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faith was, how it was to be obtained, and its effects : but was every purpose necessary for the salvation of man on his part, produced by faith alone, nothing more was required, and all that has been written relative to other works is useless and unnecessary. Is it possible to conceive God would have given his commands through Moses to the Israelites in the manner he did if useless and unnecessary ? Most assuredly not. Would he have caused and ordained his Prophets and Apostles to have given those warnings and denunciations against the commission of sin ? and promises and assurances of glorious and unspeakable blessings, which“ eye

hath not seen, nor ear heard, neither have entered into the heart of man," as encouragements and incentives to lead him to a godly, righteous, and holy life: the prophet Habakkuk has declared, “the just shall live by his faith!” Christ has said the righteous shall go into life eternal at the day of judgment for their acts of charity in this life". St. John has said, “if we confess our sins God is faithful and just to forgive us our sins, and to cleanse us from all unrighteousness";” and also, “all that are in the graves shall hear his voice, and shall come forth; they that have done good unto the resurrection of life ; and they that have done evil unto the resurrection of damnation." St. Peter has stated," he that feareth God and worketh righteousness is accepted with him.” The prophet Ezekiel has said, "when the wicked man turneth away from his wickedness that he hath committed, and doeth that which is lawful and right, he shall save his soul alive," and " in his righteousness that he hath done he shall live 9." And St. Paul, “For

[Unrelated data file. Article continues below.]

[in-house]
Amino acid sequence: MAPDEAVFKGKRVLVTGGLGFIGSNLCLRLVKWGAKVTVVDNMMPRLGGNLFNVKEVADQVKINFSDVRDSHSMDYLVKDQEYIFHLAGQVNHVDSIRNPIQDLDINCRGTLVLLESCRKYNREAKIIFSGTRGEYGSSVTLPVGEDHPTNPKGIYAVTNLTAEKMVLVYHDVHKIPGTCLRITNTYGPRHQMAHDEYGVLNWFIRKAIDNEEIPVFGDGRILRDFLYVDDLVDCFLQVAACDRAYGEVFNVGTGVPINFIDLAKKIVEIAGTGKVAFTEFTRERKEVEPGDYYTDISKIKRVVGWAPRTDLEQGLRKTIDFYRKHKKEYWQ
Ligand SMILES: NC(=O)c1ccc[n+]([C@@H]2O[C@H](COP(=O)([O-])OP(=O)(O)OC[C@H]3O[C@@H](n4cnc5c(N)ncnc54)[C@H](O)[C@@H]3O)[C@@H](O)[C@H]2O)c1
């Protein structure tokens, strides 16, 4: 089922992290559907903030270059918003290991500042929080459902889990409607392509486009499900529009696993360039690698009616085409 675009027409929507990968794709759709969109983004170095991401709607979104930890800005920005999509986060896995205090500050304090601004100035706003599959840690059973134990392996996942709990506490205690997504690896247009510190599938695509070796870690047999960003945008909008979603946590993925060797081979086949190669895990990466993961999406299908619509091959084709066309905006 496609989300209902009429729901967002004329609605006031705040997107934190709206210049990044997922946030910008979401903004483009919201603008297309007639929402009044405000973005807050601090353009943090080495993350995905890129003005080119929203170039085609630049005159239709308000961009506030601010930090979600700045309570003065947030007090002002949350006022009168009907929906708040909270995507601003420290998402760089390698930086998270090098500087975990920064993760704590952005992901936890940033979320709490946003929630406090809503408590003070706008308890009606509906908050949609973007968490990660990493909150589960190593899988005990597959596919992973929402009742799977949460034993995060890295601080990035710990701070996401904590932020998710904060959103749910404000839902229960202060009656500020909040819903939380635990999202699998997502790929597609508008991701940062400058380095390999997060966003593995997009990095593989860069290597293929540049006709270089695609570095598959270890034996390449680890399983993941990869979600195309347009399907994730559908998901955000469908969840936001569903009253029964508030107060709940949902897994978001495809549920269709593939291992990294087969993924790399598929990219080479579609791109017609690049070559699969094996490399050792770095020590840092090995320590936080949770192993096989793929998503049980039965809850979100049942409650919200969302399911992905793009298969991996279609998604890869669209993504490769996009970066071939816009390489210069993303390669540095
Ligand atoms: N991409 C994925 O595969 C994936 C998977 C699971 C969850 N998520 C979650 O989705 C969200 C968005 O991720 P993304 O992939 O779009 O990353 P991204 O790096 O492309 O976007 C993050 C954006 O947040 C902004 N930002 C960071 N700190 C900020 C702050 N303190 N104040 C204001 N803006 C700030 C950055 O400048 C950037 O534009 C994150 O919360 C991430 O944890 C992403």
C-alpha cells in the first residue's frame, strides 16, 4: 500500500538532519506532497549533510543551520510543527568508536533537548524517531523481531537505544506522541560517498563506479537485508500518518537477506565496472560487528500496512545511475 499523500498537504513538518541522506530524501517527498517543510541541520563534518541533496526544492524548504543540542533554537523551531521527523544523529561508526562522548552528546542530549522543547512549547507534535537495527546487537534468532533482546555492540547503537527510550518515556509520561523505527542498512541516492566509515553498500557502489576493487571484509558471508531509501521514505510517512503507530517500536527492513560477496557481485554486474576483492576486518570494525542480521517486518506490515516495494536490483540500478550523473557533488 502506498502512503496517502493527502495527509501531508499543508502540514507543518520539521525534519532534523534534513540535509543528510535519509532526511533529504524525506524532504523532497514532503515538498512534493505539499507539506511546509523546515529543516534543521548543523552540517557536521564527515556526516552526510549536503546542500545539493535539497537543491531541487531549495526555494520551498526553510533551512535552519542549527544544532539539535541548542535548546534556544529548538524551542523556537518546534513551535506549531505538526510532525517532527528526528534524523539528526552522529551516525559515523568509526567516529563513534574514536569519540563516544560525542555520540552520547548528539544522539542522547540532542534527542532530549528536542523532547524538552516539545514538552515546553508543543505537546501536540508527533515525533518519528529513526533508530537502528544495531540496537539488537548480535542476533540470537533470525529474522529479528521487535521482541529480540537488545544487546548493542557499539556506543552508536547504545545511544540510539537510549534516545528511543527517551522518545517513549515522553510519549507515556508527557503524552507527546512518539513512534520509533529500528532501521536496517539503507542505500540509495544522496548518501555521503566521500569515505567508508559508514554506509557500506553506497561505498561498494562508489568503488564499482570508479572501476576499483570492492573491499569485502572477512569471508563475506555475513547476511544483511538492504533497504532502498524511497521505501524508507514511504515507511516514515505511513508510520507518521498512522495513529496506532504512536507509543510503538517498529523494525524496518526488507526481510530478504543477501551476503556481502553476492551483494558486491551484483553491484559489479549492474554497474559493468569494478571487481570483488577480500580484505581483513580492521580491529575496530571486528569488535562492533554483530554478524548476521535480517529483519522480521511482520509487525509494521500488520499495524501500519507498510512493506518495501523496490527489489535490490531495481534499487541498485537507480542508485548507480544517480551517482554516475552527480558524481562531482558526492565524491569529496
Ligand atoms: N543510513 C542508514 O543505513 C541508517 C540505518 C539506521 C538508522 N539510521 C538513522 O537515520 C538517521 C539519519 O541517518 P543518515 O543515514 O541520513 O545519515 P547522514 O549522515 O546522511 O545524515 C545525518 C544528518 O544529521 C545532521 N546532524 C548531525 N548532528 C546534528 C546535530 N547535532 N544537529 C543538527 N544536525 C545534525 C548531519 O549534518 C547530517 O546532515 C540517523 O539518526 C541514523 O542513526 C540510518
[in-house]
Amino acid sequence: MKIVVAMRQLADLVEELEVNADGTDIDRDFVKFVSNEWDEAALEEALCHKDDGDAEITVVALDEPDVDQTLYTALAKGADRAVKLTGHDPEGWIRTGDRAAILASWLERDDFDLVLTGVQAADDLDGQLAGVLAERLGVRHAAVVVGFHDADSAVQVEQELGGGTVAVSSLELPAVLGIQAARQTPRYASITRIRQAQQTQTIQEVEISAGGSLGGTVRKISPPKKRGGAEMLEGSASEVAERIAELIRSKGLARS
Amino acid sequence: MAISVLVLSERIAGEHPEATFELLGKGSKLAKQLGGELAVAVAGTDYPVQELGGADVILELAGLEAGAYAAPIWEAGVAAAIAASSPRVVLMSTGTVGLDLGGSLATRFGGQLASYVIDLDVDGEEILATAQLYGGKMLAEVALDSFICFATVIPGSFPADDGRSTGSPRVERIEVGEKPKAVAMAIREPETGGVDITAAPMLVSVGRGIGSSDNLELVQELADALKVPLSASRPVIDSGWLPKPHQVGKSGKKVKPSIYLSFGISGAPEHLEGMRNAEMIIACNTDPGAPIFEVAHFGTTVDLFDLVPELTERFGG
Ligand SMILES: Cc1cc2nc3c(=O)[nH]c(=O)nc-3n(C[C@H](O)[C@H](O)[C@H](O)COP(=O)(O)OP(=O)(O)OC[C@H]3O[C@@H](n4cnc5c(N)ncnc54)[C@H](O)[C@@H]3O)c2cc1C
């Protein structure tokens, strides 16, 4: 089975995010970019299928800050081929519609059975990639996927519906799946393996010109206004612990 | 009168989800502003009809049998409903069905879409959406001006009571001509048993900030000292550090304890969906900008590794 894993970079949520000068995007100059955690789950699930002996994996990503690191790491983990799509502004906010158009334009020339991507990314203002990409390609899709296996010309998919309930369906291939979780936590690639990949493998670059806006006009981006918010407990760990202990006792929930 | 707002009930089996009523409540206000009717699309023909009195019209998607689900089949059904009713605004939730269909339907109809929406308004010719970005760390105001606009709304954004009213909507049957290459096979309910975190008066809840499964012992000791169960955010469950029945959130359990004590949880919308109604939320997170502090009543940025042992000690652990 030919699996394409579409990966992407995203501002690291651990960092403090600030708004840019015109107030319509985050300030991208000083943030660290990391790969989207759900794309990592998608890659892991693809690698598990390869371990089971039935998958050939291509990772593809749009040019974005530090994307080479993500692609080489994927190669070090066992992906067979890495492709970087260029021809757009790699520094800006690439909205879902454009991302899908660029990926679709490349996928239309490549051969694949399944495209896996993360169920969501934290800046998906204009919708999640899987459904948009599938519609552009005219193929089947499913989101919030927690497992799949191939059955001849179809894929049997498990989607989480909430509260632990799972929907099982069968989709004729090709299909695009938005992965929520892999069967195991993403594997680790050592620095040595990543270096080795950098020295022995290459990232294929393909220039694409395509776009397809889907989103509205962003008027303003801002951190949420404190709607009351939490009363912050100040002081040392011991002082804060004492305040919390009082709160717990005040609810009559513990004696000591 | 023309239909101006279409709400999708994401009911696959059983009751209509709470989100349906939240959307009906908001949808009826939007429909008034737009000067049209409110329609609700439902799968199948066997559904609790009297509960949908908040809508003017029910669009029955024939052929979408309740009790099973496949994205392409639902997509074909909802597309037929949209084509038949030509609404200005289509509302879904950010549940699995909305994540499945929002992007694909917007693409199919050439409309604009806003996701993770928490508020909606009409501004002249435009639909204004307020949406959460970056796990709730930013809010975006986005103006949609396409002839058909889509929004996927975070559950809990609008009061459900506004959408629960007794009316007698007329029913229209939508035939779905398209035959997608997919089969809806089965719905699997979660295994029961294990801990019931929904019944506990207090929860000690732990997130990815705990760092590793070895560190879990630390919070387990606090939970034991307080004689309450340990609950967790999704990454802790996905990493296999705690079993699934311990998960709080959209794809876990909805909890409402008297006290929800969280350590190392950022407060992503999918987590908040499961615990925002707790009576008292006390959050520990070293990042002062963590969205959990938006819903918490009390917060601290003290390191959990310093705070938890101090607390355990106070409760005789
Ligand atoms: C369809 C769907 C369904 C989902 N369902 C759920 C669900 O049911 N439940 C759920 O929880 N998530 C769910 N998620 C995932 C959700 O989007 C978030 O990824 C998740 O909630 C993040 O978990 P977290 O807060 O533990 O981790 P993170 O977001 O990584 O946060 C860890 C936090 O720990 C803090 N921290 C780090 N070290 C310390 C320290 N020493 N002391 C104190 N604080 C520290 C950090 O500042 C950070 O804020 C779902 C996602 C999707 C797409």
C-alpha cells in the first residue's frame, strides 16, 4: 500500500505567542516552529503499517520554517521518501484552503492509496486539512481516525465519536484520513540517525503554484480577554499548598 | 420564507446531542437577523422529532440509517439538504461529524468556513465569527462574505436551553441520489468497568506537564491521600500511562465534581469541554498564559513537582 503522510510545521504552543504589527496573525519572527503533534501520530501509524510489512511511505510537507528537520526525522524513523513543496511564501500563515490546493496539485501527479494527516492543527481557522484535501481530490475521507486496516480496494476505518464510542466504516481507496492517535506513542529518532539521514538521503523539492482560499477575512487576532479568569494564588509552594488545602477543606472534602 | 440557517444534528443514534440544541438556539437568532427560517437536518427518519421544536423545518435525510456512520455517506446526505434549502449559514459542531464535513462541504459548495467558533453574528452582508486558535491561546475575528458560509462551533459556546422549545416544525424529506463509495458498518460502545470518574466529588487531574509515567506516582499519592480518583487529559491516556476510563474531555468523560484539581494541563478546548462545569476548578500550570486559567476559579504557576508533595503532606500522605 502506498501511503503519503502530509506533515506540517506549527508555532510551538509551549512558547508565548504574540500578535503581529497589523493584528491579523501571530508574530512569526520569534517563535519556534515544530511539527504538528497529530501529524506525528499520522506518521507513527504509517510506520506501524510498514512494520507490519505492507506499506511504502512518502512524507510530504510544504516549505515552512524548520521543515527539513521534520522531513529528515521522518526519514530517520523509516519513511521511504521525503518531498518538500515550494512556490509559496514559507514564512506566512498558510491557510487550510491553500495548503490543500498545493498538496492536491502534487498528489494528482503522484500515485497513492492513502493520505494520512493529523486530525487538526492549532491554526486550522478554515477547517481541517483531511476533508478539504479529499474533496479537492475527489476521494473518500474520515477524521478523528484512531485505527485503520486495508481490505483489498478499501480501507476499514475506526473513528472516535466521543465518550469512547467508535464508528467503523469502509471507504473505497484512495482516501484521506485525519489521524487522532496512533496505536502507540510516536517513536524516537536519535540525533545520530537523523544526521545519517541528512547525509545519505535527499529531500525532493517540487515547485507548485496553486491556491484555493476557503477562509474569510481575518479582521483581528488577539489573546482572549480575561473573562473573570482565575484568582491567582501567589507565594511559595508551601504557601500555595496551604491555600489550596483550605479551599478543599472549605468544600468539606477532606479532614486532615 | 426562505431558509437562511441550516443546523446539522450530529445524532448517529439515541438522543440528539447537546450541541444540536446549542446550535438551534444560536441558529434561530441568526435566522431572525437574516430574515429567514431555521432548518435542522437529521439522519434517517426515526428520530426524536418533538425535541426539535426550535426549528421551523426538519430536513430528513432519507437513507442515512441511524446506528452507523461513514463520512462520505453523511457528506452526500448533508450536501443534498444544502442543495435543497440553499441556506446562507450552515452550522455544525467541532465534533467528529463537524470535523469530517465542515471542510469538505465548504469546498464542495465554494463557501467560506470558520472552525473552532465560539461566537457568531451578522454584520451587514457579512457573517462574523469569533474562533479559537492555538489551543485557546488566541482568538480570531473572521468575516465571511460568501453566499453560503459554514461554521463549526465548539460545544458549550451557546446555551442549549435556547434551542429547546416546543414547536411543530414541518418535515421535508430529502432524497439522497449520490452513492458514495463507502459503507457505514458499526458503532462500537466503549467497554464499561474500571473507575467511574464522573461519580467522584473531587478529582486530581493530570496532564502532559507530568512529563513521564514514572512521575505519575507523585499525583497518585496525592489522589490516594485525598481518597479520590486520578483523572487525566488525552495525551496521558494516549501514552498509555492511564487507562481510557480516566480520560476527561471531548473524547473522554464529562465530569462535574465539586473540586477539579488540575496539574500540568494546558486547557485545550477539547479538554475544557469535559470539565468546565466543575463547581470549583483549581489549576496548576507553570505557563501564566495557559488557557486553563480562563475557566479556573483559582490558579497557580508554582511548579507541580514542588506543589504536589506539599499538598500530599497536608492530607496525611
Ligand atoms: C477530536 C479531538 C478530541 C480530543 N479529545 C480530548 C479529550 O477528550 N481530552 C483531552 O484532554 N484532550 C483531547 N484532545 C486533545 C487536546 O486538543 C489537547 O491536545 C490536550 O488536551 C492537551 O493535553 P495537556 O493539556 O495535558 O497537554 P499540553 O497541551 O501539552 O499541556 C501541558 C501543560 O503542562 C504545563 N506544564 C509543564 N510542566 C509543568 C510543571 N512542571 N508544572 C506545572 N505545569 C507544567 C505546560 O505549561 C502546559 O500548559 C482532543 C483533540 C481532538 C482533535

1 Hab. ii. 4.

in Matt. xxv. 31–40. n 1 John i. 9.